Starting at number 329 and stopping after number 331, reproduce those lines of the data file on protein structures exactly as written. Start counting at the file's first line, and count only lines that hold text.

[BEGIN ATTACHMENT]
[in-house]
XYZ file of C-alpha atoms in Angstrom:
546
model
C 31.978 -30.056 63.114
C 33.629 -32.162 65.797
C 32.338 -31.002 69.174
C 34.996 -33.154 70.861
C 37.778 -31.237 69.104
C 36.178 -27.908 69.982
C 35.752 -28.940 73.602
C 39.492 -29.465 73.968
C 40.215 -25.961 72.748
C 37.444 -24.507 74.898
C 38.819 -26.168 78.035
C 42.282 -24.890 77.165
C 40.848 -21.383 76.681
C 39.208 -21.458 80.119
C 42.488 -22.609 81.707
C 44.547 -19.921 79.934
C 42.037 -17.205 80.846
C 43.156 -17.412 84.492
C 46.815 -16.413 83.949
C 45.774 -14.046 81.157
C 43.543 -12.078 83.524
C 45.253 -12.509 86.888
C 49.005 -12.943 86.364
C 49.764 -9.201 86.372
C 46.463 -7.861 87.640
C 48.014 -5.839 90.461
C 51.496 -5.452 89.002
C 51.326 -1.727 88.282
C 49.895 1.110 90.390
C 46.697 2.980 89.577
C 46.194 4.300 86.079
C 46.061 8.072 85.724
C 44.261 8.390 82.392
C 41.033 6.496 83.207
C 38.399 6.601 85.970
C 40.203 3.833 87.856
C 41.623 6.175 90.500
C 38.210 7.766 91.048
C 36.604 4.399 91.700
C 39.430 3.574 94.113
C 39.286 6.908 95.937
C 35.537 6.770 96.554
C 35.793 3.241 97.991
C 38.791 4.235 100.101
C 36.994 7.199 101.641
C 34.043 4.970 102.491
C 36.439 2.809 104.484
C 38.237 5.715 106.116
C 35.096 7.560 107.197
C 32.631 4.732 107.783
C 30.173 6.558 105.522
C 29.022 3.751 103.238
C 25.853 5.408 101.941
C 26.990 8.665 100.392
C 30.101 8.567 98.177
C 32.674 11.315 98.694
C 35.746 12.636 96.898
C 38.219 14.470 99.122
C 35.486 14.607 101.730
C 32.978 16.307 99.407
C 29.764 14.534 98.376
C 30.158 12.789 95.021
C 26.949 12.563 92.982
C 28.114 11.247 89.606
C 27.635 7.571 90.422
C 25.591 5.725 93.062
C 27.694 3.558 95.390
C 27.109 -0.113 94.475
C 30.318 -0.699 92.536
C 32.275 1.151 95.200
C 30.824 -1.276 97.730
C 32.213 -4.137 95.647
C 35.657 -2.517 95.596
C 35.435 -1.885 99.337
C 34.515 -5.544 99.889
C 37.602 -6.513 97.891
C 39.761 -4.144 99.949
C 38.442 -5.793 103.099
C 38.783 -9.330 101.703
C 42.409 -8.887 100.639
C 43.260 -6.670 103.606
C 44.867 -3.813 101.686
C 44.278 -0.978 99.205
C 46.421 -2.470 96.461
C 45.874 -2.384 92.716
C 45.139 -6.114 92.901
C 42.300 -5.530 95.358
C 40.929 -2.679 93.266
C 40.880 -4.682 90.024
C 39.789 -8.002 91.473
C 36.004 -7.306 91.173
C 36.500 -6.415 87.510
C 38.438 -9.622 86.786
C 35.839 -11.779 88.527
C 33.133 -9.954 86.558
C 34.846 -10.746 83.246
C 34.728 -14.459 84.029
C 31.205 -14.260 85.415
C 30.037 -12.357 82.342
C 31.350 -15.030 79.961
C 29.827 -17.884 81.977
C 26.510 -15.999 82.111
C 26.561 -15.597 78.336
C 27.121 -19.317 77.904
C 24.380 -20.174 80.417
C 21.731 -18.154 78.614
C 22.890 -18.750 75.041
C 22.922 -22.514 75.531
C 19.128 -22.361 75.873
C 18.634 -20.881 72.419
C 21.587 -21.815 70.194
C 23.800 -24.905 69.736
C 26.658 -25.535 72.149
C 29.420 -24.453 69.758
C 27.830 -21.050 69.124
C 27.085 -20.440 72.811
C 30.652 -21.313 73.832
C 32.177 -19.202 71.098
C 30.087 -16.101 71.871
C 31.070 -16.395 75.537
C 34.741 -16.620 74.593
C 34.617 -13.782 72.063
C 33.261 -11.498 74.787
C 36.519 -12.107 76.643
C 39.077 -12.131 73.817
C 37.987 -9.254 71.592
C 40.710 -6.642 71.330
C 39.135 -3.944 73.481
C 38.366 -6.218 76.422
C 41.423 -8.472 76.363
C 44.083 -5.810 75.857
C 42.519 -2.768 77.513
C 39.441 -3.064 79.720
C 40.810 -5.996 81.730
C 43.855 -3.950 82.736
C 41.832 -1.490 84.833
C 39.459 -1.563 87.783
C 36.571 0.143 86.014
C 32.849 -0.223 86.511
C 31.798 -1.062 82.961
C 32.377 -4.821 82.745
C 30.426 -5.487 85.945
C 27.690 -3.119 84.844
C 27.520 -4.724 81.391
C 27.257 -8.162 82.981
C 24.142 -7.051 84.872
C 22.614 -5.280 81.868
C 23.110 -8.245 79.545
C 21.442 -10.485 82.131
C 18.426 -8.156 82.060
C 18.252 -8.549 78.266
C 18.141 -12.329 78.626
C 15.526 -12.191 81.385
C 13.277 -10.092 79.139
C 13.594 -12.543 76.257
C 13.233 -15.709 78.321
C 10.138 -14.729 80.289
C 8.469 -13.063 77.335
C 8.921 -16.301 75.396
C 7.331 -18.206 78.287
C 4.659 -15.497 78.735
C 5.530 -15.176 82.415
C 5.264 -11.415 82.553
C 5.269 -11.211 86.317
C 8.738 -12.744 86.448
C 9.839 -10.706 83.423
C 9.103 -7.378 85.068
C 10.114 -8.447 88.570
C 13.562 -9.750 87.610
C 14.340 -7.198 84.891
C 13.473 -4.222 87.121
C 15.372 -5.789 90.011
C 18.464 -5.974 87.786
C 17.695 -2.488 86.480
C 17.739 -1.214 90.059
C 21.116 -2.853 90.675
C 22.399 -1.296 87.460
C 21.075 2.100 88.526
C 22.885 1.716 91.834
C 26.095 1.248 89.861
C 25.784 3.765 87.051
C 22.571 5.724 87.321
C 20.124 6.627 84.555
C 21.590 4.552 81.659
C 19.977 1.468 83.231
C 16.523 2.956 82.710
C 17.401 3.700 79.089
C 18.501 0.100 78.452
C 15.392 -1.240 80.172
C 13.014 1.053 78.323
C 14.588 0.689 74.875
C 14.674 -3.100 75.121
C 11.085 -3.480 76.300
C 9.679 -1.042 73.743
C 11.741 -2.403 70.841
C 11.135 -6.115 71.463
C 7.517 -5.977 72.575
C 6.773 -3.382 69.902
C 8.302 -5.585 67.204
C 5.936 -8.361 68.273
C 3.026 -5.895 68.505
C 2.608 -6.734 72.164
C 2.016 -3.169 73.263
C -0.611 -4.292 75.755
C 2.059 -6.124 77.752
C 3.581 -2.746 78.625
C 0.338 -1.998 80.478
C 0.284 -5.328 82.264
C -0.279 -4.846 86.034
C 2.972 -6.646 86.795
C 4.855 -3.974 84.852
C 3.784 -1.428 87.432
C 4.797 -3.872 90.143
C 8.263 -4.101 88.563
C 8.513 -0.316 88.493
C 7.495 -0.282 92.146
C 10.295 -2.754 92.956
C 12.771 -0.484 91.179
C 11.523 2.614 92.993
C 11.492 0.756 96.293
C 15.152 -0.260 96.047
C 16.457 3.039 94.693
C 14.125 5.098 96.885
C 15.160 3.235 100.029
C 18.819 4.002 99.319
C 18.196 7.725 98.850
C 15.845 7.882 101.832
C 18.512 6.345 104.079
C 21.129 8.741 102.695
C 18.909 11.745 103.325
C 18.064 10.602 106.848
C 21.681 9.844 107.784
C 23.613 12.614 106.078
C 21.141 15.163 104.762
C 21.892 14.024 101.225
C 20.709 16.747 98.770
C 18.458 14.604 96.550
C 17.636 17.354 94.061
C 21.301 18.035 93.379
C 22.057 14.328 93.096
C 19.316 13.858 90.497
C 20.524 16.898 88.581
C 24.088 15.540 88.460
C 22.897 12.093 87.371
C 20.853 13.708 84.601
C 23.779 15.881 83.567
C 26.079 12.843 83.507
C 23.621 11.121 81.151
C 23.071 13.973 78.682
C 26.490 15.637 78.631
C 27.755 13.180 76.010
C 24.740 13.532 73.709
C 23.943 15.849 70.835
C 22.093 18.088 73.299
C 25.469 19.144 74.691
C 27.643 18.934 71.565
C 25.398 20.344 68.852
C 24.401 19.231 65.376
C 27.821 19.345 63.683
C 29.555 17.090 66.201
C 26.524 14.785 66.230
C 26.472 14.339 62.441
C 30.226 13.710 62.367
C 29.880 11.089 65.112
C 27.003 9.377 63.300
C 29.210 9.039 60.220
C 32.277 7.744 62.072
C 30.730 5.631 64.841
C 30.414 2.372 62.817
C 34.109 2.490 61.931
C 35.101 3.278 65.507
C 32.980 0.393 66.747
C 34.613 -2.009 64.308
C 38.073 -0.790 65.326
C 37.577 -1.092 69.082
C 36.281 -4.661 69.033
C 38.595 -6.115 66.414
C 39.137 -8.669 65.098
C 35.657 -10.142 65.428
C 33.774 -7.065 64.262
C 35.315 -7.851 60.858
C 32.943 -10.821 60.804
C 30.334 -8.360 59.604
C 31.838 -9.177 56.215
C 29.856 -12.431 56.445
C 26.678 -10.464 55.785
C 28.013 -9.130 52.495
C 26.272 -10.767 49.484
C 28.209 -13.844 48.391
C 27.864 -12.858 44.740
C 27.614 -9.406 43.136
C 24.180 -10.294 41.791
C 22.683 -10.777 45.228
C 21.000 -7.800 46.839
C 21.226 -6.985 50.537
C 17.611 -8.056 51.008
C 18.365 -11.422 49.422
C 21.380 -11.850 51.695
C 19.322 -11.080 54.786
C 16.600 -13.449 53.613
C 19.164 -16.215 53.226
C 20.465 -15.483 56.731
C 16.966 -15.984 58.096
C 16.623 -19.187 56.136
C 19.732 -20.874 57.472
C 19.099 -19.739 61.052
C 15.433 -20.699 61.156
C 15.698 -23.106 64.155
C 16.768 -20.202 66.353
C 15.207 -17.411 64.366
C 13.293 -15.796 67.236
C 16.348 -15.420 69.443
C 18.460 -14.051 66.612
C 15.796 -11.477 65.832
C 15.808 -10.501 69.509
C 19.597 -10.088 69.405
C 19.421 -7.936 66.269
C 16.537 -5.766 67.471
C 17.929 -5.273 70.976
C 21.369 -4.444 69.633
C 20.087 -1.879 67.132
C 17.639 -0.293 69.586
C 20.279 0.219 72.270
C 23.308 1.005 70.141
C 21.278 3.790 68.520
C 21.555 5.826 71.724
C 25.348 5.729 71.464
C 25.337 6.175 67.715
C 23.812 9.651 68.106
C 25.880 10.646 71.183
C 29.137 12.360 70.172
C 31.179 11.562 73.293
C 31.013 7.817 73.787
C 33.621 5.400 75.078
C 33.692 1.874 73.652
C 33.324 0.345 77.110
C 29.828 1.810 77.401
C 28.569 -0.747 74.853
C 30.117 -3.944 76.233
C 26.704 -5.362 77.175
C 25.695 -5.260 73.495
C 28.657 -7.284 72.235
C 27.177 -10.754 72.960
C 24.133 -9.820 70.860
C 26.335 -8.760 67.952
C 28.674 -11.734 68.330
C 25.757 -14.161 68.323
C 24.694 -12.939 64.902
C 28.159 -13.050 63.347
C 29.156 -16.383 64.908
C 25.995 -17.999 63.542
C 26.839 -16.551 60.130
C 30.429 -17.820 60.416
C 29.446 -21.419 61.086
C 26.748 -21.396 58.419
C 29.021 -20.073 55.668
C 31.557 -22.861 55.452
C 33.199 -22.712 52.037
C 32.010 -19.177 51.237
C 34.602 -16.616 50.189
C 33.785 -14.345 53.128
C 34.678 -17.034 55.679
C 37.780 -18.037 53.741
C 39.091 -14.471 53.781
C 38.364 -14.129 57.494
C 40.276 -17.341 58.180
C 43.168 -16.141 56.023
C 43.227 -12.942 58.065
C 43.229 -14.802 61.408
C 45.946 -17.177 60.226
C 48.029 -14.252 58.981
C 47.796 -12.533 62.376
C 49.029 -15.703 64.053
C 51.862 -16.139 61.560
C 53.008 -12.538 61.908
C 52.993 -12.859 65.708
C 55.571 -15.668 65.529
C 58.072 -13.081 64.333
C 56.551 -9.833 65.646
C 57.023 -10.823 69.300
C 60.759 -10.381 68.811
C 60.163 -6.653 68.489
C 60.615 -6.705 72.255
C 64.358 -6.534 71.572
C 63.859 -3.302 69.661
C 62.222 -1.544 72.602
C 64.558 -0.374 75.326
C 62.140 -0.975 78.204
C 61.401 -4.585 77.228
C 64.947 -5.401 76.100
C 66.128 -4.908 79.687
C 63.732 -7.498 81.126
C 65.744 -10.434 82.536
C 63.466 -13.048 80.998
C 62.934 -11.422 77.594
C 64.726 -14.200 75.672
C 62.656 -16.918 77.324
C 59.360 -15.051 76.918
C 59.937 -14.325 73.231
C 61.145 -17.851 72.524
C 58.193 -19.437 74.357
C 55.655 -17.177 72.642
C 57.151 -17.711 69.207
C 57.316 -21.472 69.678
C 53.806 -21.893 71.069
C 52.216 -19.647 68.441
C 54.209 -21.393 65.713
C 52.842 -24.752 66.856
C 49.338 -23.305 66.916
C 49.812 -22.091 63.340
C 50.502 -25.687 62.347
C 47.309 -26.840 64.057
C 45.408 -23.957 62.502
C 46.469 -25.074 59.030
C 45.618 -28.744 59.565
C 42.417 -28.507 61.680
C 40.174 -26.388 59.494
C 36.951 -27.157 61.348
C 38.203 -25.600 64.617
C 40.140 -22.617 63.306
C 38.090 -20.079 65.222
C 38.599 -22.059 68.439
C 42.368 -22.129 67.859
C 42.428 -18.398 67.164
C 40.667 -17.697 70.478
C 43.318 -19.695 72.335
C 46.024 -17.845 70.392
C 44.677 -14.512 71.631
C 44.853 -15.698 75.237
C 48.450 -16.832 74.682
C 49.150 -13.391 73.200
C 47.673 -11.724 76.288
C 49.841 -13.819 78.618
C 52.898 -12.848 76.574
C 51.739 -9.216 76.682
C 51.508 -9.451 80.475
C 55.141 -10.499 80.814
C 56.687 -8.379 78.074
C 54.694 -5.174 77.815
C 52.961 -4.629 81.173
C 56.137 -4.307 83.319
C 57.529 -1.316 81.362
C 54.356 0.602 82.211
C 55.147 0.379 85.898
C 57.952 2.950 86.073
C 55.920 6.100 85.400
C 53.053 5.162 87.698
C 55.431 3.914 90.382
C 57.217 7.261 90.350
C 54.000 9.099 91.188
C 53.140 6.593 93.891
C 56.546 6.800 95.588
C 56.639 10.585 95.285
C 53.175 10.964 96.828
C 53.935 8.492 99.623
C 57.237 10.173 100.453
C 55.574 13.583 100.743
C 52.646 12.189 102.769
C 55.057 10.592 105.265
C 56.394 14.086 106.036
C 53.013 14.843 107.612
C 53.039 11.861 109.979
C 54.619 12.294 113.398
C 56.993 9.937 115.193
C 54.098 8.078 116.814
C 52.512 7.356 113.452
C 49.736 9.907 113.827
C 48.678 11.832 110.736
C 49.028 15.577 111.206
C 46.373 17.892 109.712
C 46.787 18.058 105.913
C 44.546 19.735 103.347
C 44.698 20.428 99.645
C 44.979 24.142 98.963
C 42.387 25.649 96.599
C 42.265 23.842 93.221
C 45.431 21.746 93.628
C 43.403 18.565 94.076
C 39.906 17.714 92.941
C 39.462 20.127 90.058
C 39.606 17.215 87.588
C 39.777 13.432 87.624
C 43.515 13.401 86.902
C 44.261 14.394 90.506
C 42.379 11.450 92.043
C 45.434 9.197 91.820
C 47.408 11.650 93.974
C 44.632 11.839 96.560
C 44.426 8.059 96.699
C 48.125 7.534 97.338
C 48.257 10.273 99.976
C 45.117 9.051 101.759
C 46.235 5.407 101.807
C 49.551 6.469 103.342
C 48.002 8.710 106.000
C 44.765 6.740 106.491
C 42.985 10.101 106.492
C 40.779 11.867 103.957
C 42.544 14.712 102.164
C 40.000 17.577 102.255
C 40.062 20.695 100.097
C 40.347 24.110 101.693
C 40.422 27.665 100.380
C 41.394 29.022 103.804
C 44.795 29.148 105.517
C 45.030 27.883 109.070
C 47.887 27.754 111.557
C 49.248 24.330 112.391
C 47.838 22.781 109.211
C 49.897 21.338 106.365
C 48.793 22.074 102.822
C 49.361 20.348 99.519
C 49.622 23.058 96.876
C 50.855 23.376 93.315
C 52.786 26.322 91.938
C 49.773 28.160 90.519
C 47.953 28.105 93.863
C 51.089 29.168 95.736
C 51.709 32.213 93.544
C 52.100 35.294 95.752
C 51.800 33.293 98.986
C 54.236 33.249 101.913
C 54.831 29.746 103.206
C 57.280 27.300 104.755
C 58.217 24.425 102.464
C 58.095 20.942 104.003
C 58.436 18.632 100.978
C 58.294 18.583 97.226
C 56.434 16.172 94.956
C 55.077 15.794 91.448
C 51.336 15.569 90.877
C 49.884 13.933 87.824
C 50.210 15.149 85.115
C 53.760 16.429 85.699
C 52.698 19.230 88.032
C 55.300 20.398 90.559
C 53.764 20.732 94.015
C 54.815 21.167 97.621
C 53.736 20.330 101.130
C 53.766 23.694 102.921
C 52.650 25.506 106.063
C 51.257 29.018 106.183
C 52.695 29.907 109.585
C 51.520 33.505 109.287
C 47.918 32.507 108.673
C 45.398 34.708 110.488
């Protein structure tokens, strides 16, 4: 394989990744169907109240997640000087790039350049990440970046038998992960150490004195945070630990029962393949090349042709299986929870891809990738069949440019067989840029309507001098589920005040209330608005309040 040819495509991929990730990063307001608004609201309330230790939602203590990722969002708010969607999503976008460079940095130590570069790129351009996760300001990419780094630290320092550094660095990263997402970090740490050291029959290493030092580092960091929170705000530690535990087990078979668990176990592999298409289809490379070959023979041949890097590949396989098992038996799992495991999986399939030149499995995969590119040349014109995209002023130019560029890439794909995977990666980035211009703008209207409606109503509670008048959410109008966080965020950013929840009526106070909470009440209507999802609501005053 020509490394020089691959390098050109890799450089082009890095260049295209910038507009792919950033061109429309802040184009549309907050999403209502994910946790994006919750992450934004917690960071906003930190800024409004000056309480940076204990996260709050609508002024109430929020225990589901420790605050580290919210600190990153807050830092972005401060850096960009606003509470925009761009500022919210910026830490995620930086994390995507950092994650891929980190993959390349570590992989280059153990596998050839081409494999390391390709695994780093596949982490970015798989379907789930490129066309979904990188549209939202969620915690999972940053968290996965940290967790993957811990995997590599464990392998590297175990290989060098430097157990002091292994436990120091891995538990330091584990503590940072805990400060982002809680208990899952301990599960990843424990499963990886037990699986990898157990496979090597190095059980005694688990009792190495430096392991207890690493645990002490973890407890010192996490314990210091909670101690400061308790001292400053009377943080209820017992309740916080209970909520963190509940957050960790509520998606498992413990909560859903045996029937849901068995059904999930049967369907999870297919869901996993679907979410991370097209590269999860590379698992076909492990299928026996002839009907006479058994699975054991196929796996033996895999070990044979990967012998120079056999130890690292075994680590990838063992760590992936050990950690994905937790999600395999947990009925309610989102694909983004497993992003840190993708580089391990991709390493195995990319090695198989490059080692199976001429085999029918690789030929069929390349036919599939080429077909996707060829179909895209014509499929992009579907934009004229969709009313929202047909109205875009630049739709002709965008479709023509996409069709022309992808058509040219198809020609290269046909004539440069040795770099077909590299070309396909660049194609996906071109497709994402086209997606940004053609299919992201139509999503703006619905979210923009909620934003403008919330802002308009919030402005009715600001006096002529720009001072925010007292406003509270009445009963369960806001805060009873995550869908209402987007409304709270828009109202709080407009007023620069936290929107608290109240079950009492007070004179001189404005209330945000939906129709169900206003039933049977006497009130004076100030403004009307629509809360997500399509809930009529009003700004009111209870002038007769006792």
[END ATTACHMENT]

C 21.278 3.790 68.520
C 21.555 5.826 71.724
C 25.348 5.729 71.464